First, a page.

Read more

My List

 Gil Broza | Dec 4, 2013  No Responses
Dec 042013
 
My List

In 2014… People will still call other people “resources.” Even to their face. Nominally Agile organizations will continue to administer performance appraisal schemes that emphasize the individual and downplay the team. Companies will continue to not train their developers in Agile engineering, because technical execution skills will remain off the radar. Technology managers and stakeholders will still assume that their teams ought to develop quality products faster than is realistically possible. Project managers will still struggle to come up with a good measure of Agile team productivity for their executives, and consultants will continue telling those project managers that they shouldn’t be measuring productivity. Bad meetings — and complaining about the number of meetings in …

Read more

 
avatar

If you visit an Agile conference these days, it’s hard not to hear talks like “Scrum within a RUP project” or “Agile in a Traditional Organization.” From a dogmatic Agile point of view, this reminds me a little bit of a veggie-stuffed beef recipe promoted as vegetarian food. From a management perspective, it means that you are only exploiting about 10% or 20% of the potential of Agile . Many consultants would consider such an implementation as failed, and I’m sure you will find a lot of “Scrumbut” practices in these organizations. But does that necessarily mean such an approach is bad? I don’t think so. To the contrary, a fast judgment of these approaches often …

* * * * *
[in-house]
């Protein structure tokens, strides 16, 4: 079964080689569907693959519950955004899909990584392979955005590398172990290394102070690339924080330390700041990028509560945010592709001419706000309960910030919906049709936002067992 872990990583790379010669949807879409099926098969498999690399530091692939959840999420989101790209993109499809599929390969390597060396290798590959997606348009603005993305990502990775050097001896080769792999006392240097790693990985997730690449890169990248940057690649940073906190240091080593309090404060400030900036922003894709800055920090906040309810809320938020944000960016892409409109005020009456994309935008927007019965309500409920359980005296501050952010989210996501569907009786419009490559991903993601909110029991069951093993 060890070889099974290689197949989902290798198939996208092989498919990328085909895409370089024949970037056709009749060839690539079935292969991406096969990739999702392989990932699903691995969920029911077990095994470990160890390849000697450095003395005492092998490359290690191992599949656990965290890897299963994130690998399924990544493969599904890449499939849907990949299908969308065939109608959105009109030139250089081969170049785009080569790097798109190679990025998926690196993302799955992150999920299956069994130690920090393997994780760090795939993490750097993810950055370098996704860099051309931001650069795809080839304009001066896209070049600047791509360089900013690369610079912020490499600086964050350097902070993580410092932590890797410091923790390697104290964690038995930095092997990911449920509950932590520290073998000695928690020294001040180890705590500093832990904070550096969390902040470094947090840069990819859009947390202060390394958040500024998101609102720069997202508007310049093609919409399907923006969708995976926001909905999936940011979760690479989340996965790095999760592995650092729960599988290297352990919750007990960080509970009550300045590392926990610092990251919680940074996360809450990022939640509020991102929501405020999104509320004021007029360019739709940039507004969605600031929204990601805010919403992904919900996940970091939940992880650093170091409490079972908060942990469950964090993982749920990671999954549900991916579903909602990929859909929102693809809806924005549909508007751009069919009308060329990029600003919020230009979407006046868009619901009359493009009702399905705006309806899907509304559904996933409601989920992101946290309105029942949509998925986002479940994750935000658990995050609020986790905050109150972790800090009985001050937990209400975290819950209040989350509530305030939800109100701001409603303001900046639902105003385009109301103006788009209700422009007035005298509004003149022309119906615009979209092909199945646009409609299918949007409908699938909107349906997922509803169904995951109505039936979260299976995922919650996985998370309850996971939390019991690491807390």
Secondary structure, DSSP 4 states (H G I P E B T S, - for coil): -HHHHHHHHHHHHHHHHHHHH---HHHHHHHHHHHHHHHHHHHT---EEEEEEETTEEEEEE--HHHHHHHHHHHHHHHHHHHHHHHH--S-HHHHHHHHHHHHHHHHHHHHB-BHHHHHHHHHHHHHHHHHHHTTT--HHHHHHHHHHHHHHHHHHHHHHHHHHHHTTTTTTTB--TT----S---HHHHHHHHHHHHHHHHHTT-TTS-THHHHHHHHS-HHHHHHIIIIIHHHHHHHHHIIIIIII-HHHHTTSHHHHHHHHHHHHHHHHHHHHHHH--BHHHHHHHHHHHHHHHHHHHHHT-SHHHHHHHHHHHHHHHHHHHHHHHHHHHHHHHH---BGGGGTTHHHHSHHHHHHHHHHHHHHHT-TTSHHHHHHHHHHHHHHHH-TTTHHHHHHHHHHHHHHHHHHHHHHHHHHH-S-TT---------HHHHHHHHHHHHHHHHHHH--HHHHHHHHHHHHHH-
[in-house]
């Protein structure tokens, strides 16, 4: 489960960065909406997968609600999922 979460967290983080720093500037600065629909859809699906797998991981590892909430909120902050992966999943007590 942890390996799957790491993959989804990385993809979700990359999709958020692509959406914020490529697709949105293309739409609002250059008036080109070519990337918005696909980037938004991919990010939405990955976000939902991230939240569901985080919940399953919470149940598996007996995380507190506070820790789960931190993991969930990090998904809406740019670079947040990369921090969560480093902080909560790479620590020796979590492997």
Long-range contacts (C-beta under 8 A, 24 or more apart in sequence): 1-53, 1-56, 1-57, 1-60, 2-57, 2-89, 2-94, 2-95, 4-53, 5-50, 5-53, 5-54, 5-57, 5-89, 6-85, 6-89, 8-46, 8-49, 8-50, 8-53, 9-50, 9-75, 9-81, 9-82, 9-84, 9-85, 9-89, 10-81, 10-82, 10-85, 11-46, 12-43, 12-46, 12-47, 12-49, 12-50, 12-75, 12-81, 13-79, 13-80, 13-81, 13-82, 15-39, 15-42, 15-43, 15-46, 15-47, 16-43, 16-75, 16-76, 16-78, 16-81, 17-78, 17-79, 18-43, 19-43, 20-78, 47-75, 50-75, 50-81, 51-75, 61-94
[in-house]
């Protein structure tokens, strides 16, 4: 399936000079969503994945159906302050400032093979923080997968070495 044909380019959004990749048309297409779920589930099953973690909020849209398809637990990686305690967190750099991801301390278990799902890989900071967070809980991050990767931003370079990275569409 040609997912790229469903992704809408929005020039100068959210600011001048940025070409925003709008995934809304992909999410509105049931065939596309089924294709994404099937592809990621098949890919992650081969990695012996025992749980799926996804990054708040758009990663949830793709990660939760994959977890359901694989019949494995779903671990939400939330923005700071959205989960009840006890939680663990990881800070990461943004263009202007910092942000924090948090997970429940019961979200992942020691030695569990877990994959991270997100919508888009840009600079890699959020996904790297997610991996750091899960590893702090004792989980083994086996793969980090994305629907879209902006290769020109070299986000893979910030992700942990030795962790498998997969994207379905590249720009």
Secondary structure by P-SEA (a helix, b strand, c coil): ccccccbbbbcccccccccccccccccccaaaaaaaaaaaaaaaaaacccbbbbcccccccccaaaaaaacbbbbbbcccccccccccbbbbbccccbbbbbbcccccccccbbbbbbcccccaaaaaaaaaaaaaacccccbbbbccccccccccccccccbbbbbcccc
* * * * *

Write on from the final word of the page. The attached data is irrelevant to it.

Read more

 
Defined vs Ready Technology Adoption — The Future is Now (and Forever)